Business-Cycle Theory in the United States, 1860–1900
Business-cycle theory in the United States before 1860 (and after 1900 has been carefully analyzed, but little is known of its development in the period from 1860 to 1900. This essay aims to fill in this gap by a detailed examination of the theories of booms, crises, depressions, and business cycles stated by writers in the United States in this forty-year period. The purpose is simply to present the more important theories found in the literature of the period.
These separate theories are examined in some detail not because of any belief that some particular theory or even all the theories as a whole are likely at this stage of knowledge to add much, if anything, to the present body of business-cycle theory or because of any intent to direct attention to the neglected work of some really important writer. The reasons for such detailed presentation are, first, to show that the cycle problem was not neglected but that there were a number of rather careful and significant attempts to explain cyclical changes in business activity, and, second, to enable students who lack the time to examine hundreds of obscure and fragmentary references to speak more definitely about the development of business-cycle theory in the United States before 1900.
It should be pointed out that because of the above-stated purposes of the study and because most of the material is probably unfamiliar to most readers the author has considered it more important to state as clearly and precisely as possible the theories of the individual writers than to write a critical review of the theories. The point is that exposition receives first place and criticism second.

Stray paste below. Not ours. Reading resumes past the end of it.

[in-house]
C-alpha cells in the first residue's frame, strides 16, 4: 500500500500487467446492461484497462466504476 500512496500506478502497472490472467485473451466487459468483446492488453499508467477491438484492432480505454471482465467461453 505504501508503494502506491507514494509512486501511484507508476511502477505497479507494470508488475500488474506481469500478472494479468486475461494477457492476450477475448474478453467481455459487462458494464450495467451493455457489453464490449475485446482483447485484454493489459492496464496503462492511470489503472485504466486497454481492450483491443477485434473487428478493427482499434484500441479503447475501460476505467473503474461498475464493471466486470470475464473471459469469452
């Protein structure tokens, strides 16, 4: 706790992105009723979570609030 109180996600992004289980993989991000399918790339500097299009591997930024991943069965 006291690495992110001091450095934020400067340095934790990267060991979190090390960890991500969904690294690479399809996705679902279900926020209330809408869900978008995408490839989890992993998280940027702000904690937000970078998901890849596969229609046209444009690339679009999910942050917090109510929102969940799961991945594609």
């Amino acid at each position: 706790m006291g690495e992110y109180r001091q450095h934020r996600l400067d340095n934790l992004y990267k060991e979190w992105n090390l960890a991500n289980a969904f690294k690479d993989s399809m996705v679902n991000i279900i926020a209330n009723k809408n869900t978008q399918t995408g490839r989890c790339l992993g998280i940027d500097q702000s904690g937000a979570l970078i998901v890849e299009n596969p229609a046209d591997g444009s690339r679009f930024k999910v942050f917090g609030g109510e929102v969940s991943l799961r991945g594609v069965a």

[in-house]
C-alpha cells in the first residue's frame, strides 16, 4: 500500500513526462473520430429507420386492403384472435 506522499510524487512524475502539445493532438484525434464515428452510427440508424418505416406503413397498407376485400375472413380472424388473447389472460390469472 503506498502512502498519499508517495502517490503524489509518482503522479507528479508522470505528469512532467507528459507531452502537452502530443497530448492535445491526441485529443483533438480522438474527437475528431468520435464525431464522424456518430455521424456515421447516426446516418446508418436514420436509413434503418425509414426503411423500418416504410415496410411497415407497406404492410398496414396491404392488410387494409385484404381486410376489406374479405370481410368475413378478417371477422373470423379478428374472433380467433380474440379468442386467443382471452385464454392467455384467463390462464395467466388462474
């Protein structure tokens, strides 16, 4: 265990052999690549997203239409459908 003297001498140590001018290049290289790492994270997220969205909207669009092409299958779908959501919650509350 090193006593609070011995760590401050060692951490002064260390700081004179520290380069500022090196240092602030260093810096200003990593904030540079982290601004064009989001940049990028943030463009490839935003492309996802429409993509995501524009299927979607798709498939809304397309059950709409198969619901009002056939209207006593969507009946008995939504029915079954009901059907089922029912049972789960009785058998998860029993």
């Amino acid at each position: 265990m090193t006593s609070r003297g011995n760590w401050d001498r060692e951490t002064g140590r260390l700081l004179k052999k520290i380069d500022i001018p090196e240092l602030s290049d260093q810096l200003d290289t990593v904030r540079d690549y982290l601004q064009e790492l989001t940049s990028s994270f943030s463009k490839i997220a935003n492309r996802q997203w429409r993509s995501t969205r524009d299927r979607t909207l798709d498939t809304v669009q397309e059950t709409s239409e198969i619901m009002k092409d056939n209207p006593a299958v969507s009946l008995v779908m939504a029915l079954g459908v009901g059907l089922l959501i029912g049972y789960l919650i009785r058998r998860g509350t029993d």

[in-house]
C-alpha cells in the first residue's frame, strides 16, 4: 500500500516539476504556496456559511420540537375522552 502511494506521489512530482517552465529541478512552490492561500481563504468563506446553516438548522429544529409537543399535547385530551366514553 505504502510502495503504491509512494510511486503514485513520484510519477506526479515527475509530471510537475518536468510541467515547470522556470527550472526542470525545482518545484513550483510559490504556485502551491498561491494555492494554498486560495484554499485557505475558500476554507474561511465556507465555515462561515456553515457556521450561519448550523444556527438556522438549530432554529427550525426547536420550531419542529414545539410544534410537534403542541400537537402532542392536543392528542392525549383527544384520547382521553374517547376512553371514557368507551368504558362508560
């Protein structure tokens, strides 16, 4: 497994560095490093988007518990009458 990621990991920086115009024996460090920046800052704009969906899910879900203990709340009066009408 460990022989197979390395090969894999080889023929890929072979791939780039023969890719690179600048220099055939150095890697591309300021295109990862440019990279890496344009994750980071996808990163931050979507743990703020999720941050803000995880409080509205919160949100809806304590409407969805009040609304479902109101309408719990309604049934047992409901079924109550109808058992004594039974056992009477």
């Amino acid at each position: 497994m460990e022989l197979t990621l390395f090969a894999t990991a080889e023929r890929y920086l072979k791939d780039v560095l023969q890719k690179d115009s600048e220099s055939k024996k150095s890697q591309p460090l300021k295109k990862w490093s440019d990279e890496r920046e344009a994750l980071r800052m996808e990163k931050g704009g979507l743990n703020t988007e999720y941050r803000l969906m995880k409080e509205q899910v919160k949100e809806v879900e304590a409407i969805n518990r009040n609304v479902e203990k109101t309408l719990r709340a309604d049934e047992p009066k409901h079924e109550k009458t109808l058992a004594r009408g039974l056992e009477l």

The writer is under heavy obligation to Professor Garfield V. Cox, whose teaching first suggested the subject and provided the background for this essay and whose friendly encouragement and able criticism have been invaluable in its preparation. The writer is also indebted for suggestions and criticism to Professors Lloyd W. Mints, S. H. Nerlove, Neil H. Jacoby, C. P. White, and Louis Lohr. Grateful appreciation is also due Dean W. H. Spencer and the University of Chicago for a generous grant of fellowships which made this study possible. To all these the author wishes to express his sincere thanks.
The author wishes to thank, also, the several authors and publishing firms, too numerous to list, for permission to use material from their publications.
Great as is his debt to others, full responsibility for the material in the study rests with the author.
University of Tennessee